New Zealand painter Colin McCahon used words in his paintings – for all manner of reasons. A series of his paintings use the words I AM and Brett Whitely, whose gallery we visited in Sydney has one painting in which the words IT are written. Apart from a love and interpretation of the land they lived in and what it means to be an inhabitant of these lands, their work is dissimilar. Evidence of a connection however lies in a book we took with us to Sydney. Martin Edmond’s Dark Night Walking explores places and events that Edmond’s posits may have occurred during the three days that McCahon is missing in Sydney.
“I could project my own consciousness into a dimension of spacetime where he had lost his” Edmond says.
The dimension of spacetime, for us included a short stay in Sydney, a lack of in-depth knowledge of Sydney, the arrival of the Fleet to celebrate 100 years of Australian naval history, a reading of Edmond’s book and our own energy.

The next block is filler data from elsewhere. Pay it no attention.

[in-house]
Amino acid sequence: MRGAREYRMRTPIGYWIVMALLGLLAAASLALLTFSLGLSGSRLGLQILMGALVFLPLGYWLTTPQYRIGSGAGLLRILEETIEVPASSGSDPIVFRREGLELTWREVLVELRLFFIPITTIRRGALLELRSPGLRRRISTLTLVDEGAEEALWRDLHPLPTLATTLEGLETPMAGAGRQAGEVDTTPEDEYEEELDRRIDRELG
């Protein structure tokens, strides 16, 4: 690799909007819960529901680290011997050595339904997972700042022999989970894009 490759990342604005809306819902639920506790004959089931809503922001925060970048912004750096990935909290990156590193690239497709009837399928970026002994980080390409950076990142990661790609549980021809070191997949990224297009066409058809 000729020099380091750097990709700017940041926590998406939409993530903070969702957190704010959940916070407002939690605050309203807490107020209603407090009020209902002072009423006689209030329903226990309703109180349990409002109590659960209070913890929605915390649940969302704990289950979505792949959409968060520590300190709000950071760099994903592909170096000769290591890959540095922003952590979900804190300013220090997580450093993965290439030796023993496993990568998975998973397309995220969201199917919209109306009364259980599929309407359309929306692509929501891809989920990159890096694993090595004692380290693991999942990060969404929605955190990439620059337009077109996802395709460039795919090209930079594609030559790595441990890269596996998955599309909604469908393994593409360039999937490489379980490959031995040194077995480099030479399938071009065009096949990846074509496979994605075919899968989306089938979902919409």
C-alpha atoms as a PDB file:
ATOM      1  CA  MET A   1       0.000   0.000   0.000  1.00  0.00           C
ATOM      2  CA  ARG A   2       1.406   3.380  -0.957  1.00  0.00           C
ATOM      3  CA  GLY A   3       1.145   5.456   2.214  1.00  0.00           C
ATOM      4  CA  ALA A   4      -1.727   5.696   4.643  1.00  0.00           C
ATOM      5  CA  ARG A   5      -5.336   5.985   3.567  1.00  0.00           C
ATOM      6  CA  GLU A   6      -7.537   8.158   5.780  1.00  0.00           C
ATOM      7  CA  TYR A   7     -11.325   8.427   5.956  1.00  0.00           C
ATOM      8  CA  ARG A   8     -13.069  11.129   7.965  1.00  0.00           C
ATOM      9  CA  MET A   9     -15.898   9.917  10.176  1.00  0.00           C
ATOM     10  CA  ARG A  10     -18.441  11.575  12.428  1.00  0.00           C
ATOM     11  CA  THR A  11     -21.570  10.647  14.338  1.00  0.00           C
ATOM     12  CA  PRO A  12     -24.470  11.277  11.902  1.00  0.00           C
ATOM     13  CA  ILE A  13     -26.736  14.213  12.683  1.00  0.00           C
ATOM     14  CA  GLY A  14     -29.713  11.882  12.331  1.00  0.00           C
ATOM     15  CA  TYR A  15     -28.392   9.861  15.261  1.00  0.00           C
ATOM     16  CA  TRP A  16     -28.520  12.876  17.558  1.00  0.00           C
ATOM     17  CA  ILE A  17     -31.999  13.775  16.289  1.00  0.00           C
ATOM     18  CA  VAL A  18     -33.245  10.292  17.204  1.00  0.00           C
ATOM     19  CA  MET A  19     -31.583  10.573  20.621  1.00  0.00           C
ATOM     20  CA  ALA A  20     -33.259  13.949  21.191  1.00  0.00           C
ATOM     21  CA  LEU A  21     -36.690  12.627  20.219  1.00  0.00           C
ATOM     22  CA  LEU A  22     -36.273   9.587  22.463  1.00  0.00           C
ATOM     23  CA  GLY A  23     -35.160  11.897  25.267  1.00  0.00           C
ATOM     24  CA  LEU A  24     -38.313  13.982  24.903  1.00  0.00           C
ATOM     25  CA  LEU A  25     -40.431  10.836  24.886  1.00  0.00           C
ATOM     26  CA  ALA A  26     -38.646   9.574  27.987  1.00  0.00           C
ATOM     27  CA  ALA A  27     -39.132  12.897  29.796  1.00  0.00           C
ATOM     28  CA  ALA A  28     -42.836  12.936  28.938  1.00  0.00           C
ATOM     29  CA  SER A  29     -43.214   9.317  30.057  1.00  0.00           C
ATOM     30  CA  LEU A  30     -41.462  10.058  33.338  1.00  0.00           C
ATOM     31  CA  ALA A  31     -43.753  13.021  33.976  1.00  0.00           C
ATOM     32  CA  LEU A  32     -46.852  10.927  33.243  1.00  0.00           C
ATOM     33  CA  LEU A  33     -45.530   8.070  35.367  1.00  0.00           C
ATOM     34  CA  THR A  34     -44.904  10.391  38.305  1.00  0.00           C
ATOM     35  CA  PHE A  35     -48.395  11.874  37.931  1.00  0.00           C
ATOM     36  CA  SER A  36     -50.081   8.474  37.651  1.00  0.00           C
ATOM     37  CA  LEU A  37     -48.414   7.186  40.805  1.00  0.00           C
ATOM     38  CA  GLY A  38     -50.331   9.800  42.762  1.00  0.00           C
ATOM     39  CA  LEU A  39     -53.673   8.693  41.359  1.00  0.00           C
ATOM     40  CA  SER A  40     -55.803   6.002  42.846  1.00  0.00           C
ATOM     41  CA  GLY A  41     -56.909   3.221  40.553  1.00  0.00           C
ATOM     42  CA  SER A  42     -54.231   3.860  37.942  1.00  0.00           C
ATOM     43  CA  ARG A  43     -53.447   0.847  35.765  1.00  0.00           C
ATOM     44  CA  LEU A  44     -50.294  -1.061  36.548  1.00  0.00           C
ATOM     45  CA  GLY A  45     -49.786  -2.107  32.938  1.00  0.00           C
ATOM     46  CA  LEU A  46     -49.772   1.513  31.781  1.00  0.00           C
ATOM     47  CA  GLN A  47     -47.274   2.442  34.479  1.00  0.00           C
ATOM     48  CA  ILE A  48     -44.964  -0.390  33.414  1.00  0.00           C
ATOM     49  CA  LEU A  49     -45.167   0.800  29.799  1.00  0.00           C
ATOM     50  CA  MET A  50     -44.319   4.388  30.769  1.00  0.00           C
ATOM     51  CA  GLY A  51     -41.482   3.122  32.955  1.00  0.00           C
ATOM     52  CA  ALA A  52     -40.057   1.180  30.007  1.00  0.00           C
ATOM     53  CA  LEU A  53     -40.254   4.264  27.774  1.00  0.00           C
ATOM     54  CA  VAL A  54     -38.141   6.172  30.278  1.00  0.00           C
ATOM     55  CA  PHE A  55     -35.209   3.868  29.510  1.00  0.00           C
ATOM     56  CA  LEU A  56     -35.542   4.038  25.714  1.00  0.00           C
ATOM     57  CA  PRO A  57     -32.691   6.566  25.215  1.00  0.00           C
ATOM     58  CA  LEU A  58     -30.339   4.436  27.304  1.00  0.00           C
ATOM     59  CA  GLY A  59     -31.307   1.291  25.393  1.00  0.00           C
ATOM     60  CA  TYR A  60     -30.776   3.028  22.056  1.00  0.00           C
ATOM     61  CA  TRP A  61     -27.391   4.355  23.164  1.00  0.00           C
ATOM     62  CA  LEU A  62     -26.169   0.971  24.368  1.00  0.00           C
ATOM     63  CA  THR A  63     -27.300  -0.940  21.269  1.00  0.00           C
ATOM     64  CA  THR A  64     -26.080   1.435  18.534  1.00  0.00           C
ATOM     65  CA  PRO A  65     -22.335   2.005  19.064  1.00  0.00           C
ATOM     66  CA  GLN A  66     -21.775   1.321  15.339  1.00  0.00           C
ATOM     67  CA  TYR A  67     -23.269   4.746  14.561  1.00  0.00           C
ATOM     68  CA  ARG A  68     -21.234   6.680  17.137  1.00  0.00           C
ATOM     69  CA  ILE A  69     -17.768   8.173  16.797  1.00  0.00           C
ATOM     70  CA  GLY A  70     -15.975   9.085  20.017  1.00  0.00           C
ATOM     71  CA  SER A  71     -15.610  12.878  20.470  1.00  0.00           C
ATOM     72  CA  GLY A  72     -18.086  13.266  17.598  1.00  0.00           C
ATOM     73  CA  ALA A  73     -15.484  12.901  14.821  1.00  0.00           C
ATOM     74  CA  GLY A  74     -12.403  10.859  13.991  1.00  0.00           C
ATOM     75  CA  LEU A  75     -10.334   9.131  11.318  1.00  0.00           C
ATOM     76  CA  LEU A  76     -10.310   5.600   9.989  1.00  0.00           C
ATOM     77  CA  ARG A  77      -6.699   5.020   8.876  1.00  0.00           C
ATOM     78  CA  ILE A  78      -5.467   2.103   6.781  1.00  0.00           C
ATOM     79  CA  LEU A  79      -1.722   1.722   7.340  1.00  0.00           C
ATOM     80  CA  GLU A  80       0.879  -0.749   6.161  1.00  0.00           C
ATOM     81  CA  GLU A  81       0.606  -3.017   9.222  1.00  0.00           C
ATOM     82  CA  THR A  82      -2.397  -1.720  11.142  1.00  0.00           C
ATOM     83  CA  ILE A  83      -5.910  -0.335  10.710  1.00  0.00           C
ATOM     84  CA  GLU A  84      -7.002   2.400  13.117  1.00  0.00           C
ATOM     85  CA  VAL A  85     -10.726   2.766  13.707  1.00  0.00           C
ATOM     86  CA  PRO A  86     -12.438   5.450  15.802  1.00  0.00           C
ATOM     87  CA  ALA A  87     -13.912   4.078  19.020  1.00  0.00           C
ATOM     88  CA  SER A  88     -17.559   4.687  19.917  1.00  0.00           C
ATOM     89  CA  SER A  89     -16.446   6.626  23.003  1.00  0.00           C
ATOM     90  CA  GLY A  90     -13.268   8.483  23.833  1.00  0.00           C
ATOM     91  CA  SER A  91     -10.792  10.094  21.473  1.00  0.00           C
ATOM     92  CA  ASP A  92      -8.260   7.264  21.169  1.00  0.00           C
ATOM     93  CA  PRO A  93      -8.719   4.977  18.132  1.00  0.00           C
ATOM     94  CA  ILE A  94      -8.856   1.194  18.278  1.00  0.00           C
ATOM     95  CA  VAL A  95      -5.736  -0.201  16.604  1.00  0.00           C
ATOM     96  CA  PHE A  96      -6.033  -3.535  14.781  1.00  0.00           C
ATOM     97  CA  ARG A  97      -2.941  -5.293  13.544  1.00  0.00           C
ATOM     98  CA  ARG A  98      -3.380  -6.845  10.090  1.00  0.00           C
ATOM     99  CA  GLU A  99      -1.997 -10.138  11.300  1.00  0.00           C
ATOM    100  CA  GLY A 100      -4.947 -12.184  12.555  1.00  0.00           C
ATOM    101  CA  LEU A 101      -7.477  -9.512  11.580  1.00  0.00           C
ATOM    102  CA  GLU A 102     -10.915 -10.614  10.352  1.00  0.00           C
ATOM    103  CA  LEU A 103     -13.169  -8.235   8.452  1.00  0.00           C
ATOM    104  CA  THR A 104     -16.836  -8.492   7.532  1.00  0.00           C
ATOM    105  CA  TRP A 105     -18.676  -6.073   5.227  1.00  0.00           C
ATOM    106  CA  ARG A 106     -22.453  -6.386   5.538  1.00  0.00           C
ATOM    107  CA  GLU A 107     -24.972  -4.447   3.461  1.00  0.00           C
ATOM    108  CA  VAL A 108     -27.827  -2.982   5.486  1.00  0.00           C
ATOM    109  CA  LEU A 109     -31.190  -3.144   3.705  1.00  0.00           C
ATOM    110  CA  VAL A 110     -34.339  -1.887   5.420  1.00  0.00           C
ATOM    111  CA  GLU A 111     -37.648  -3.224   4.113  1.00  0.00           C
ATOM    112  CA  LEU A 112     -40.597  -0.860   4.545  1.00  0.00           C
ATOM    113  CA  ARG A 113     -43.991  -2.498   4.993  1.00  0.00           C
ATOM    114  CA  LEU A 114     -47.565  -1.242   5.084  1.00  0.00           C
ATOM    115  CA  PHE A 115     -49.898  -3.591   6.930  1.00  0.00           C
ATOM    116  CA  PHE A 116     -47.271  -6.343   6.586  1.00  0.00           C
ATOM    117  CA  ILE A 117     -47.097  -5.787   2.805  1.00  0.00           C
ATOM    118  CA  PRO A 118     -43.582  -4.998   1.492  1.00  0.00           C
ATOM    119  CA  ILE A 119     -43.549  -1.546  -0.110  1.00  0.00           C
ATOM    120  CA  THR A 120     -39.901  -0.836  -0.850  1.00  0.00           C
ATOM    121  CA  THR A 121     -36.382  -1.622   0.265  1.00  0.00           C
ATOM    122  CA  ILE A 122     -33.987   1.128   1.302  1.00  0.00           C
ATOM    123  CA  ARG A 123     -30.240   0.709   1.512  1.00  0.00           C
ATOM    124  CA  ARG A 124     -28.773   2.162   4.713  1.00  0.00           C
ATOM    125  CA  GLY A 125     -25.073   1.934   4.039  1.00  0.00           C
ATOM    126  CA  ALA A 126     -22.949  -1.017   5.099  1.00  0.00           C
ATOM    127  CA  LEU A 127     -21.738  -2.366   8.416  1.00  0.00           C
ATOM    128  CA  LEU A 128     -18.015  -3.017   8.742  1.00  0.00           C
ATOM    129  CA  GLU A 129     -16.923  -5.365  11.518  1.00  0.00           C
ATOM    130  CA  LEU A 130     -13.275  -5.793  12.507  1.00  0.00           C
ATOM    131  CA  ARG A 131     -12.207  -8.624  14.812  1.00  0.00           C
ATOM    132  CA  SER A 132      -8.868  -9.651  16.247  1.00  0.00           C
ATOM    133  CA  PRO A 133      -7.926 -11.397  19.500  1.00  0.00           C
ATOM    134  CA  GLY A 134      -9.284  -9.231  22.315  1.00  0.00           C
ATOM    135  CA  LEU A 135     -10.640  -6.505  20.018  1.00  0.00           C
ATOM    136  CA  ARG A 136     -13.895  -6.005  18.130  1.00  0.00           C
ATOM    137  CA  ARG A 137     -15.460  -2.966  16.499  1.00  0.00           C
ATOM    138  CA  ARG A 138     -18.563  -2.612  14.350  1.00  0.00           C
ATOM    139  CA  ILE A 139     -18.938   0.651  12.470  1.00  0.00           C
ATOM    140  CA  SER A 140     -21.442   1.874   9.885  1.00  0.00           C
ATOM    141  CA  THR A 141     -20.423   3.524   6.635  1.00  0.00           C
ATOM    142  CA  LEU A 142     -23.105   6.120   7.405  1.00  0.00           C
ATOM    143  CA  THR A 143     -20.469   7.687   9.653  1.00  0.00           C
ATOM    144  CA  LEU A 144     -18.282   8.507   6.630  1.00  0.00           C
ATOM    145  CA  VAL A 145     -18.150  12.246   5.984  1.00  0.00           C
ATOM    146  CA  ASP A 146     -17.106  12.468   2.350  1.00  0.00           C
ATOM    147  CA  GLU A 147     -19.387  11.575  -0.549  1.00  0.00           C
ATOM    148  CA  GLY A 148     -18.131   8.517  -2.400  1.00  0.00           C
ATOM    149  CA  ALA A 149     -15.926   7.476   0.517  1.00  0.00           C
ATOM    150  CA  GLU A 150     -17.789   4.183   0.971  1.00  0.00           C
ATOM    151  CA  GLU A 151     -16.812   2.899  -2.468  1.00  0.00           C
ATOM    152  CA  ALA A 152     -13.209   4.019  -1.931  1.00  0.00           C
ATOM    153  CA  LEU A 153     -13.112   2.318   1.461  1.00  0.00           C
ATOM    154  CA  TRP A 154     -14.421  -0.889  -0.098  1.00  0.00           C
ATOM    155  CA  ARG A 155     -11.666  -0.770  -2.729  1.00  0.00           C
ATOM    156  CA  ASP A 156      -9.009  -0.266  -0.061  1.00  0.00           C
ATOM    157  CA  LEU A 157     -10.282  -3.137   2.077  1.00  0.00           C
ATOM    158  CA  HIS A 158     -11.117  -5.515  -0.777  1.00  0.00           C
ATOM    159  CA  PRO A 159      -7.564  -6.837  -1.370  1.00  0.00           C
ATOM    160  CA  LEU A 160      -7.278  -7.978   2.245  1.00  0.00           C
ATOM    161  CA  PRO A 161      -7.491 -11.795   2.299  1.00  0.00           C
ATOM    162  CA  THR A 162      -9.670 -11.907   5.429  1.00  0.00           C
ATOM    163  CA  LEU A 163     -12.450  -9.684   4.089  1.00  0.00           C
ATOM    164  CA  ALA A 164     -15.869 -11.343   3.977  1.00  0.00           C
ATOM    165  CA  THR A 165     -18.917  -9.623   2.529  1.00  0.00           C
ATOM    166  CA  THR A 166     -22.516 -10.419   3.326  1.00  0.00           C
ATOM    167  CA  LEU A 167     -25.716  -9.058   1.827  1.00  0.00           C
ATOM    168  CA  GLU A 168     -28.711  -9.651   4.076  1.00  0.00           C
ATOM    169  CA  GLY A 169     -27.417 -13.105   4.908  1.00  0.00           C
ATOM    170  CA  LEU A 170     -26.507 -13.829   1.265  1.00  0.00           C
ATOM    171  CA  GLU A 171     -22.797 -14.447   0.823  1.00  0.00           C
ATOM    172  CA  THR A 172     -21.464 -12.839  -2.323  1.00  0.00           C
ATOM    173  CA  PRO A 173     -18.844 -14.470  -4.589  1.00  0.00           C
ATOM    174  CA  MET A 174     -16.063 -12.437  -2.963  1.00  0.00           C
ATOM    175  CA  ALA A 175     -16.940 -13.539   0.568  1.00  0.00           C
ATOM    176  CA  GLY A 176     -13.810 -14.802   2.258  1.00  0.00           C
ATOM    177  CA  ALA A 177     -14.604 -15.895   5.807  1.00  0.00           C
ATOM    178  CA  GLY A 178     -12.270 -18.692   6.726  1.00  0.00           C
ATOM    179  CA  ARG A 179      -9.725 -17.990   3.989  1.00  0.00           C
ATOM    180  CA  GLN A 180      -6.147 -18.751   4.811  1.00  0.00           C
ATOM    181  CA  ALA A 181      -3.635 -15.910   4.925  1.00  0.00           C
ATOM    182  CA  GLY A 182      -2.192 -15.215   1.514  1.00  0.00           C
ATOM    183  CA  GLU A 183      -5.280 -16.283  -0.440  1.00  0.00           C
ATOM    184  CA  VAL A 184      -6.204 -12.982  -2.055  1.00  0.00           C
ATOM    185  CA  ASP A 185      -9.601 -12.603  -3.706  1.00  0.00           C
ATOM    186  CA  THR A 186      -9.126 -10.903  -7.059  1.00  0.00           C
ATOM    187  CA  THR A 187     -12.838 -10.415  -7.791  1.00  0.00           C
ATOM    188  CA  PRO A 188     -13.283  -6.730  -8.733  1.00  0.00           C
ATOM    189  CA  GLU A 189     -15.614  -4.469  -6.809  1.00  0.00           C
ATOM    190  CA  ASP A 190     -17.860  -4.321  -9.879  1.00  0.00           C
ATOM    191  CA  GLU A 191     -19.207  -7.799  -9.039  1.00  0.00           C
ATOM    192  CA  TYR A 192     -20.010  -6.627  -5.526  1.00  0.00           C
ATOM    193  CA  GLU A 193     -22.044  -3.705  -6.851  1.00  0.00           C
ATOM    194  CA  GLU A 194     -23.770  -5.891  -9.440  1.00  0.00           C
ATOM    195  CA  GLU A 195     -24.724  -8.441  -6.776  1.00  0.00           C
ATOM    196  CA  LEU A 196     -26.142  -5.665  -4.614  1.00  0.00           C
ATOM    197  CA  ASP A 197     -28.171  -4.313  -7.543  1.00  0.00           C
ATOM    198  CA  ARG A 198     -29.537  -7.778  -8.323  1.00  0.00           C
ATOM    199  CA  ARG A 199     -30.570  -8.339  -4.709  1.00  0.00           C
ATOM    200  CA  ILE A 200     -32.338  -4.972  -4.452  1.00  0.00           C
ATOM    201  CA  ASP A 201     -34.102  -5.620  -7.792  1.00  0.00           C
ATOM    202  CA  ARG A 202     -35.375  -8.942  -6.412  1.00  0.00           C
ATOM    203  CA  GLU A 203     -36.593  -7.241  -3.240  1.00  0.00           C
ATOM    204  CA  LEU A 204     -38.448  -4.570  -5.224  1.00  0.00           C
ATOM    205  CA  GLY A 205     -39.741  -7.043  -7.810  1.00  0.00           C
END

We embarked on a kind of overlay of Edmond’s journey through the stations of the Cross to follow what might have been McCahon’s journey with our own.
We were not able or willing to get close to Palm Grove and the bats and then the souvenir shop but with Edmond’s book in hand we gawped at the statuary on the outside of the Art Gallery of NSW and tried to identify the familiar names and understand the references. By this time I was definitely dehydrated so the inside of the gallery held less charm than the cafe, but we found an Ian Fairweather whose work I liked (previously unknown), and G found a beautiful Whitely and a Nolan depicting Burke on his camel.
This led to a convoluted retelling of the Burke and Willis story (later verified via wifi) and a musing on the nature of exploration in Australia as well as an appreciation of Nolan.
The walk to St Mary’s Church was easy and the trees provided shelter. Overhead a jet plane flew past the Fleet down in the harbour.
But I, as holder of the book, was keen to find Talbot Place, around which Edmond convincingly places McCahon.